Having digital copies of your artwork can prove invaluable to any artist. You can use them when applying to colleges, participating in contests, or when displaying your work on a website or blog. They serve as a back-up in case of fire, theft, or sale. Here are a few tips you can follow to take better photographs of your artwork:
1. Use a professional camera, not a smart phone.
Although phones are accessible and easy to use, their cameras won’t capture the level of crisp details that is needed in digital copies. Try to photograph your artwork using a professional camera; CCAD's library allows you to rent a camera if you don't have one. It might also prove worthwhile to ask your teachers, parents, or friends to see if you can borrow one.
2. Take photos in direct sunlight or natural light.
Artificial lighting can make pictures look yellowed, unfocused, or too dark. Some teachers recommend hanging artwork on a white wall to photograph.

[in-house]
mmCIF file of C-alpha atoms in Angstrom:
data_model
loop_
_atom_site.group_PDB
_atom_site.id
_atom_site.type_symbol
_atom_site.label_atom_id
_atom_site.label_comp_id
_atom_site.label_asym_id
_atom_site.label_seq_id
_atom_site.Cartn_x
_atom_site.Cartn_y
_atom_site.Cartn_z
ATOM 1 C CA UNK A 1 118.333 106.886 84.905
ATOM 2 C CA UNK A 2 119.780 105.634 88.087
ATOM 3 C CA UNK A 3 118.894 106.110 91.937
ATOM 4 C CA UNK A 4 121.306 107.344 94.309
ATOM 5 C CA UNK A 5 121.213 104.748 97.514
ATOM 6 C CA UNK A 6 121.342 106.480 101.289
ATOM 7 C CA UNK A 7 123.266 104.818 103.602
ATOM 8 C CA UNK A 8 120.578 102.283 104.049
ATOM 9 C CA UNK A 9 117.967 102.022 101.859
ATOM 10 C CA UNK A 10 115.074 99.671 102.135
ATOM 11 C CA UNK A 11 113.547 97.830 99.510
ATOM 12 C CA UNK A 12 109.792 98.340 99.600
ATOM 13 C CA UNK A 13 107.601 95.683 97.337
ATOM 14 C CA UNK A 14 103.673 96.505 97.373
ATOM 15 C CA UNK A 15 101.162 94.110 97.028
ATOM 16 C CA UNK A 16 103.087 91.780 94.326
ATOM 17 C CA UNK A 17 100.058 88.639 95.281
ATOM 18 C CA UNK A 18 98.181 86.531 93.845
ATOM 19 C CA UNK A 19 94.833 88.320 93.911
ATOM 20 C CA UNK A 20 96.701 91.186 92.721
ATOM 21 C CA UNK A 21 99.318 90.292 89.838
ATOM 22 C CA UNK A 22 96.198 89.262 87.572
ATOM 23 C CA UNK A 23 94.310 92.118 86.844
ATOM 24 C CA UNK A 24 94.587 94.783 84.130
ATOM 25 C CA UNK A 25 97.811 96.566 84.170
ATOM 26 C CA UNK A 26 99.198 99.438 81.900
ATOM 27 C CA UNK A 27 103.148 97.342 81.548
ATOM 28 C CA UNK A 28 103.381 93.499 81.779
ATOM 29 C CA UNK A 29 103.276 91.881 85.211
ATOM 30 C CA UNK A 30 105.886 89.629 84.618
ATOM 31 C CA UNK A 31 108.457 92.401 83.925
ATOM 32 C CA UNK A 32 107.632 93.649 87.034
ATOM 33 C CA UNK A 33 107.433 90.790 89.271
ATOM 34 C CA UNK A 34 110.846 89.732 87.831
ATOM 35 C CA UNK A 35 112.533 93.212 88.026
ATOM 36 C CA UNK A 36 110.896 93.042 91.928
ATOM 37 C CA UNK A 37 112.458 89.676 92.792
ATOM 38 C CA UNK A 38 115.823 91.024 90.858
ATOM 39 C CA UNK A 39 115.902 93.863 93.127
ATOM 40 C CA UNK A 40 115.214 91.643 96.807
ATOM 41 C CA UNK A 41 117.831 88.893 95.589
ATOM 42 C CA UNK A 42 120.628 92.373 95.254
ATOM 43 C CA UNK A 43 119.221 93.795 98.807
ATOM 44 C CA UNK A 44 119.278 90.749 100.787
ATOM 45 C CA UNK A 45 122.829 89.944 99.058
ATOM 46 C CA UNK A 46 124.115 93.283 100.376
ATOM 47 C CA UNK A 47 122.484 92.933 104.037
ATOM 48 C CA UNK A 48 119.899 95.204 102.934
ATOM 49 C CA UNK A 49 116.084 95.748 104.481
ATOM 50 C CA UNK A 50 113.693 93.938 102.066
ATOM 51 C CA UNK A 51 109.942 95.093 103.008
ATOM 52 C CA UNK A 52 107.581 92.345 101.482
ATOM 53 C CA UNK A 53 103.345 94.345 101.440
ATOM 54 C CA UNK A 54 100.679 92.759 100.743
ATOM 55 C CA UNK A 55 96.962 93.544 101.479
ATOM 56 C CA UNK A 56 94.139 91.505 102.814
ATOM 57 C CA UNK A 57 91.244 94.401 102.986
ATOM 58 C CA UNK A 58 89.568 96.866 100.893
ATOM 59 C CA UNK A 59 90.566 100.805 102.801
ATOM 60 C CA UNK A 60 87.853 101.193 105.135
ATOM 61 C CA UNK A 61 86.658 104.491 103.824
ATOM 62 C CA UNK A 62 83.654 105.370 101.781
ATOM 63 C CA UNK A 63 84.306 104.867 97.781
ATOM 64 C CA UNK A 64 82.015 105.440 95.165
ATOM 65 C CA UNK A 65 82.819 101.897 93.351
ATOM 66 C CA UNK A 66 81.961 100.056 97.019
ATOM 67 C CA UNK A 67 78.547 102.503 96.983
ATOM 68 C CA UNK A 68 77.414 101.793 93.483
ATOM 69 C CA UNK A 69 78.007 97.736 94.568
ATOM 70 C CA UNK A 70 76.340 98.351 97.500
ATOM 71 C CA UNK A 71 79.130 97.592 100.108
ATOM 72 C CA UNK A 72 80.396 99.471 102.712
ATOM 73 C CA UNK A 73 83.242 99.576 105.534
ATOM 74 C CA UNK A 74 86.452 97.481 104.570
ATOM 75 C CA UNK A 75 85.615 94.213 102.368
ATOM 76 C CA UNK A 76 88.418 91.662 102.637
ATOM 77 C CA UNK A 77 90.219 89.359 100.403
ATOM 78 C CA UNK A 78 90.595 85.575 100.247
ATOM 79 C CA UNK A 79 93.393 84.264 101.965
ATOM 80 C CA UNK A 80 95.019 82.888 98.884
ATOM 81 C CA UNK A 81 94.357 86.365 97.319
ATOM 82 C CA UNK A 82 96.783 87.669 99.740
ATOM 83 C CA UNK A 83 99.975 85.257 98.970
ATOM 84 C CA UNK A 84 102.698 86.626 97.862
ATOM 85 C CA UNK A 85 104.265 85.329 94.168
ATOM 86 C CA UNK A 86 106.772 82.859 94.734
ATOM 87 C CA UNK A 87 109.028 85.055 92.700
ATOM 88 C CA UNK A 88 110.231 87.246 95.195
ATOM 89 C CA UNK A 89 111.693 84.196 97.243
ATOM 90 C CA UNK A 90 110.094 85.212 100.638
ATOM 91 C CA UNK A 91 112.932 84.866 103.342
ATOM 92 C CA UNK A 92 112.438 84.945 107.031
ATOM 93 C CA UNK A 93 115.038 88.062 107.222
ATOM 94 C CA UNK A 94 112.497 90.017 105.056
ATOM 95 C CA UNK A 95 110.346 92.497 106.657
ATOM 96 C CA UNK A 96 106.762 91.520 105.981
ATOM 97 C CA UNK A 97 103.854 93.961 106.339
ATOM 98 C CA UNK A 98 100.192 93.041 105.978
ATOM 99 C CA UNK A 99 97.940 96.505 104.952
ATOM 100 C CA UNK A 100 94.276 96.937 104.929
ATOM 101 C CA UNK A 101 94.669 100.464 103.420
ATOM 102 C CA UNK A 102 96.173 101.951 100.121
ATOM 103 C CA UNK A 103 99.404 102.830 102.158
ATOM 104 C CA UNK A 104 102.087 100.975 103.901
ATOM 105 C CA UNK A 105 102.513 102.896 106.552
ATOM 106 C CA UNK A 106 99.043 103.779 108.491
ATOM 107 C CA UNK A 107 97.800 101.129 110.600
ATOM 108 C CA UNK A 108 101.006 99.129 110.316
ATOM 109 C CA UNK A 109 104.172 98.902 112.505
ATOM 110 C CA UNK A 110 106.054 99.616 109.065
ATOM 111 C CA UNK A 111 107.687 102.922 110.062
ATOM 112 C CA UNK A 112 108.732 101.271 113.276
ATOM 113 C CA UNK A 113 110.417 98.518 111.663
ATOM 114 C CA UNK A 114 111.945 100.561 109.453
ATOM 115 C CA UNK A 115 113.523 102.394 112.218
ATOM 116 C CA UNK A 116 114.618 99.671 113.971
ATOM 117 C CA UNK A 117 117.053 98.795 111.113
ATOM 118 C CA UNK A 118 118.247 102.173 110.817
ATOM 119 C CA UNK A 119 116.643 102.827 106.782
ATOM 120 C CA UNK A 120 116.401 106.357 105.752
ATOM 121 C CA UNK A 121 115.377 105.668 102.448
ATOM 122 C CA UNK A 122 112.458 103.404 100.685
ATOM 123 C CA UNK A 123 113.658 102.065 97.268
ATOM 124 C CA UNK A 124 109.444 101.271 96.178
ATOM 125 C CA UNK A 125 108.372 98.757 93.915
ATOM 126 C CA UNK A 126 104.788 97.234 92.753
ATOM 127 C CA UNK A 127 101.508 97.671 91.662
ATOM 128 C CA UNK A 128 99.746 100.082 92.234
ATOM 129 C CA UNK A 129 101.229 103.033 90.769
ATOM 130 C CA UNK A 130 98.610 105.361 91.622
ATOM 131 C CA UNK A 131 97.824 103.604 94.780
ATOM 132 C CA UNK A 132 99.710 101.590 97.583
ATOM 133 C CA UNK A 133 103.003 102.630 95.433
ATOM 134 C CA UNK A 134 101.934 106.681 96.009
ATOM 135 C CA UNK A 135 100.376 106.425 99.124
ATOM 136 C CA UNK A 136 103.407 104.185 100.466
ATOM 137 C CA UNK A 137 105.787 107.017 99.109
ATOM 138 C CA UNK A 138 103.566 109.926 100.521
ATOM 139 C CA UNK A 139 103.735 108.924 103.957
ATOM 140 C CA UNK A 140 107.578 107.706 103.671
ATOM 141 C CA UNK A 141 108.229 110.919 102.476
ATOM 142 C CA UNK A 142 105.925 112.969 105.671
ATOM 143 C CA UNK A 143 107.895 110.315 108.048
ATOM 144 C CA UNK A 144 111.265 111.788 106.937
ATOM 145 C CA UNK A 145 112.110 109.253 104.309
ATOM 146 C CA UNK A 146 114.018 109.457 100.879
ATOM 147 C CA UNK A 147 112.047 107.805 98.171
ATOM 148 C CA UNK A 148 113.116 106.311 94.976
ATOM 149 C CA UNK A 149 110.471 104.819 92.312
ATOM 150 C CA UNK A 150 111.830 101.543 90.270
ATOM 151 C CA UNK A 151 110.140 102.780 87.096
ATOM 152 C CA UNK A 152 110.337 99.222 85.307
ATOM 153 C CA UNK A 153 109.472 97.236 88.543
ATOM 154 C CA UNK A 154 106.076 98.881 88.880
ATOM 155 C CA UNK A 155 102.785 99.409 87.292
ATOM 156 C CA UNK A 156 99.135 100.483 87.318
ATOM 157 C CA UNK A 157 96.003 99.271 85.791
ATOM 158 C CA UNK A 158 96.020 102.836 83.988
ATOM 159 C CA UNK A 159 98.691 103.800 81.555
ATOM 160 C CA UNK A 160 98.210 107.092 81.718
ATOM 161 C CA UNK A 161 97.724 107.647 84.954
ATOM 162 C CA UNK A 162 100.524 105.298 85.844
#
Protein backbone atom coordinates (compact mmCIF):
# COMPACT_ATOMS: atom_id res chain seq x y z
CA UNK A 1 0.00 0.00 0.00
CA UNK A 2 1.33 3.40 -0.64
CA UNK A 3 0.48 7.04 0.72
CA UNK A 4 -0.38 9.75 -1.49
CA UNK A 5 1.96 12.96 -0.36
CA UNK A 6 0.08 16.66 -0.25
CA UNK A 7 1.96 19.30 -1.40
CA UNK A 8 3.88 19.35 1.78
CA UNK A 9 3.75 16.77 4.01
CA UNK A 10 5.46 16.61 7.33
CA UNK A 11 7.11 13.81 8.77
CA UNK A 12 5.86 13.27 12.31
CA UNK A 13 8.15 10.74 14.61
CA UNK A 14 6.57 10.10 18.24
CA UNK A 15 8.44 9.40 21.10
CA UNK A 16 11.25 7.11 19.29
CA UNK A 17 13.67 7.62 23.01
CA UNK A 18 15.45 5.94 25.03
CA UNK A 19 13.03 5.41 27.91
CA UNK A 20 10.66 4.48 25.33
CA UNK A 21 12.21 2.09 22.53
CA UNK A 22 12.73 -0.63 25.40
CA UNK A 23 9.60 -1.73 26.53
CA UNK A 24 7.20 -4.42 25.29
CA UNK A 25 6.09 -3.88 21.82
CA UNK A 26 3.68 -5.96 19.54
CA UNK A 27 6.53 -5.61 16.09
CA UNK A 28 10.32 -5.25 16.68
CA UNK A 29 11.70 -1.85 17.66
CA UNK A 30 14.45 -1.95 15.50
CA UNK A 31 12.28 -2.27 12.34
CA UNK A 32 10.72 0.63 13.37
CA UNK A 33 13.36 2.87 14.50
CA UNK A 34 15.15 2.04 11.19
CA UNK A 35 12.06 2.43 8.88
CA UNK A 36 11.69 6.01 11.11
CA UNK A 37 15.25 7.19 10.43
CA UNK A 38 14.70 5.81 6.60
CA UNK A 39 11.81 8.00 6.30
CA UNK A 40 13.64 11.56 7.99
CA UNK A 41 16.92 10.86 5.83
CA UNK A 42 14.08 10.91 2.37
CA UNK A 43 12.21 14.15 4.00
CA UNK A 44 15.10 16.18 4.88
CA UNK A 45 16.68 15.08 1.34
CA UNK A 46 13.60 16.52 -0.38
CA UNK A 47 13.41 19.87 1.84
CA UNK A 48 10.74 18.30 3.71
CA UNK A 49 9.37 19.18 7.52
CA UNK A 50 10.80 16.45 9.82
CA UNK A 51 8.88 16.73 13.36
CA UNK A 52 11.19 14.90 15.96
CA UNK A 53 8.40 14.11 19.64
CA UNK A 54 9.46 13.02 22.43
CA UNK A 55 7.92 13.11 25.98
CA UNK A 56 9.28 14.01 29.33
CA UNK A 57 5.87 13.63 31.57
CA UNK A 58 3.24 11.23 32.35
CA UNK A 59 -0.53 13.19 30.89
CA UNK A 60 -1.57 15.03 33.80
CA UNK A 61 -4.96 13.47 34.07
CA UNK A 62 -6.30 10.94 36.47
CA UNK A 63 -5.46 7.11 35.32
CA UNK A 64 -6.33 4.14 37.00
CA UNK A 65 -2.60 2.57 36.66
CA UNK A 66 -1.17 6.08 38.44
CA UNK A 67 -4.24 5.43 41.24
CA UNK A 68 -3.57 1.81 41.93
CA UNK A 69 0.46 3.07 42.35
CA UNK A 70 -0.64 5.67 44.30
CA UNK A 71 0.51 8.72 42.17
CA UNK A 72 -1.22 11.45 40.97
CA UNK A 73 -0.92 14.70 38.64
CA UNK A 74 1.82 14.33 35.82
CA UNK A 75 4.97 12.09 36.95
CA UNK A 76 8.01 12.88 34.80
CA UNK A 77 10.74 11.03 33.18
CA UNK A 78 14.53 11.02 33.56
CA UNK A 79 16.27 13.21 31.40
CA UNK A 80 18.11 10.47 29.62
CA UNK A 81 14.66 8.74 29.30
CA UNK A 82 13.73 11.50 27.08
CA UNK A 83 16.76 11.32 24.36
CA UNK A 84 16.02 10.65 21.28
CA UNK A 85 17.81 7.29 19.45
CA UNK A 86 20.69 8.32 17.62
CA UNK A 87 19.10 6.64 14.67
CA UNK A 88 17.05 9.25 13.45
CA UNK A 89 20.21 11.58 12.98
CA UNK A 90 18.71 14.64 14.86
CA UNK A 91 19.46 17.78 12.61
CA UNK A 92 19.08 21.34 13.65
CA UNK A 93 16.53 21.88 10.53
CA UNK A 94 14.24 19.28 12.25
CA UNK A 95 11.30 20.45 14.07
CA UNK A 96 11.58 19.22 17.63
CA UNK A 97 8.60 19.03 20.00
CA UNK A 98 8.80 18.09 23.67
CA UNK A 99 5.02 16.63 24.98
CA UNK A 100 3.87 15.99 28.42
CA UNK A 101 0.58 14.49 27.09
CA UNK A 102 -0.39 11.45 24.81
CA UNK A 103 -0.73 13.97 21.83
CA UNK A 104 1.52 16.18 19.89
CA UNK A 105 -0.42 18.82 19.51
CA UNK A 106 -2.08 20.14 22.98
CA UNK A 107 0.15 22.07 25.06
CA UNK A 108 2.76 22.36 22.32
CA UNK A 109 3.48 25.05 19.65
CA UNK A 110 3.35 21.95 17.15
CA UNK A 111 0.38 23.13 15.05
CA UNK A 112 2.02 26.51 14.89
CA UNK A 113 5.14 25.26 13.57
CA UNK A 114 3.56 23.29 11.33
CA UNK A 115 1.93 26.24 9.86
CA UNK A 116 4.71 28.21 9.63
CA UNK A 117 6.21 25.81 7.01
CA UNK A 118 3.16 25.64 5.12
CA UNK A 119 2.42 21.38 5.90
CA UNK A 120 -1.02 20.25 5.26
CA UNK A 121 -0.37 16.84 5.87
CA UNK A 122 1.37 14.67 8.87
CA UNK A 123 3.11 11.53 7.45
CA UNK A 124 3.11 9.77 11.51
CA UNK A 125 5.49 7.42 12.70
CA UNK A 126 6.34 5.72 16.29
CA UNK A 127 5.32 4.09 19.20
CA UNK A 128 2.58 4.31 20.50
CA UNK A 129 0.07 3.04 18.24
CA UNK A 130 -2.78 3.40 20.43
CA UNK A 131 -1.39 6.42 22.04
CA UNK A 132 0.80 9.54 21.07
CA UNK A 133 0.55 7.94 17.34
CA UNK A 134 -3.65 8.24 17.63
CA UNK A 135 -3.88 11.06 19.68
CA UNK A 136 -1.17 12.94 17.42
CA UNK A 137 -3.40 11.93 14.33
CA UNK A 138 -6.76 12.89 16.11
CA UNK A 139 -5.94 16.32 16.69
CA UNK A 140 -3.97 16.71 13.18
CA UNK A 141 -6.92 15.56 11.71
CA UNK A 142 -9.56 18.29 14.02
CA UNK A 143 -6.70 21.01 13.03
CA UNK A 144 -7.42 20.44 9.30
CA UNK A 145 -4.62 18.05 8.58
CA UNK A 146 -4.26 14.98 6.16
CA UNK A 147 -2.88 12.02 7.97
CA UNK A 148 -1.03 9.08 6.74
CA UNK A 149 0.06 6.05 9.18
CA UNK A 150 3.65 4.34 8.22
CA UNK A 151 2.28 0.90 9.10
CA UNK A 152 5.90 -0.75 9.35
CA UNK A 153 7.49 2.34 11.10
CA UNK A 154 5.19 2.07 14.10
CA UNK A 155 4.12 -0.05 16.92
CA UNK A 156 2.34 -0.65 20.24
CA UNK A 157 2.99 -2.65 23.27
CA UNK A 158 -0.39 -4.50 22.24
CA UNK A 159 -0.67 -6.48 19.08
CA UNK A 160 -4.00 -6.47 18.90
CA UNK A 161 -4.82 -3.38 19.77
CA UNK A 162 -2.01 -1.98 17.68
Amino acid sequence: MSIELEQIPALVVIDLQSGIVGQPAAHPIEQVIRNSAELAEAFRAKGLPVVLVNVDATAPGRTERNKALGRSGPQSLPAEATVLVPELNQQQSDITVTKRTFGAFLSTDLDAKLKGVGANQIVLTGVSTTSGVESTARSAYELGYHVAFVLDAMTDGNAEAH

Photograph your artwork outside, in natural light.
3. Take multiple pictures of each work.
This way you can pick the best photo out of the shots. It also helps to have close-up photos that show the details of your artwork. This is especially important when photographing sculptures or 3D pieces, so the viewer can see it from every angle.
5. Make sure you pick the right resolution.
After taking the photographs, open the images in Photoshop to check the image size and resolution (DPI). When uploading images to social media, or the web, the resolution should be set to 72 DPI so they load quickly. On the other hand, when submitting images to galleries or your professors, it is recommended to set the resolution to 300 DPI, unless otherwise stated.
4. Photographs should be true to life.
When looking though the pictures, compare them side-by-side to your original artwork. Do they look the same? Or just similar? If the background is gray instead of white, or if the colors aren’t vibrant enough, photograph it again. Also, photographs should display the artwork honestly; it’s not advisable to manipulate the image in Photoshop.
Make sure not to mess with saturation or contrast because this will distort the color.
6. Crop the image.
Make sure you photographs are cropped so that your artwork fills the screen. No one wants to see a corner of your kitchen table or bedroom wall in the background as this can be distracting and looks unprofessional.
Remember to save it as a .jpeg file with a descriptive name. This will make a life a lot easier when you need to find it later on and send it to places.
For more information, here are some websites with more tips on photographing your artwork and more.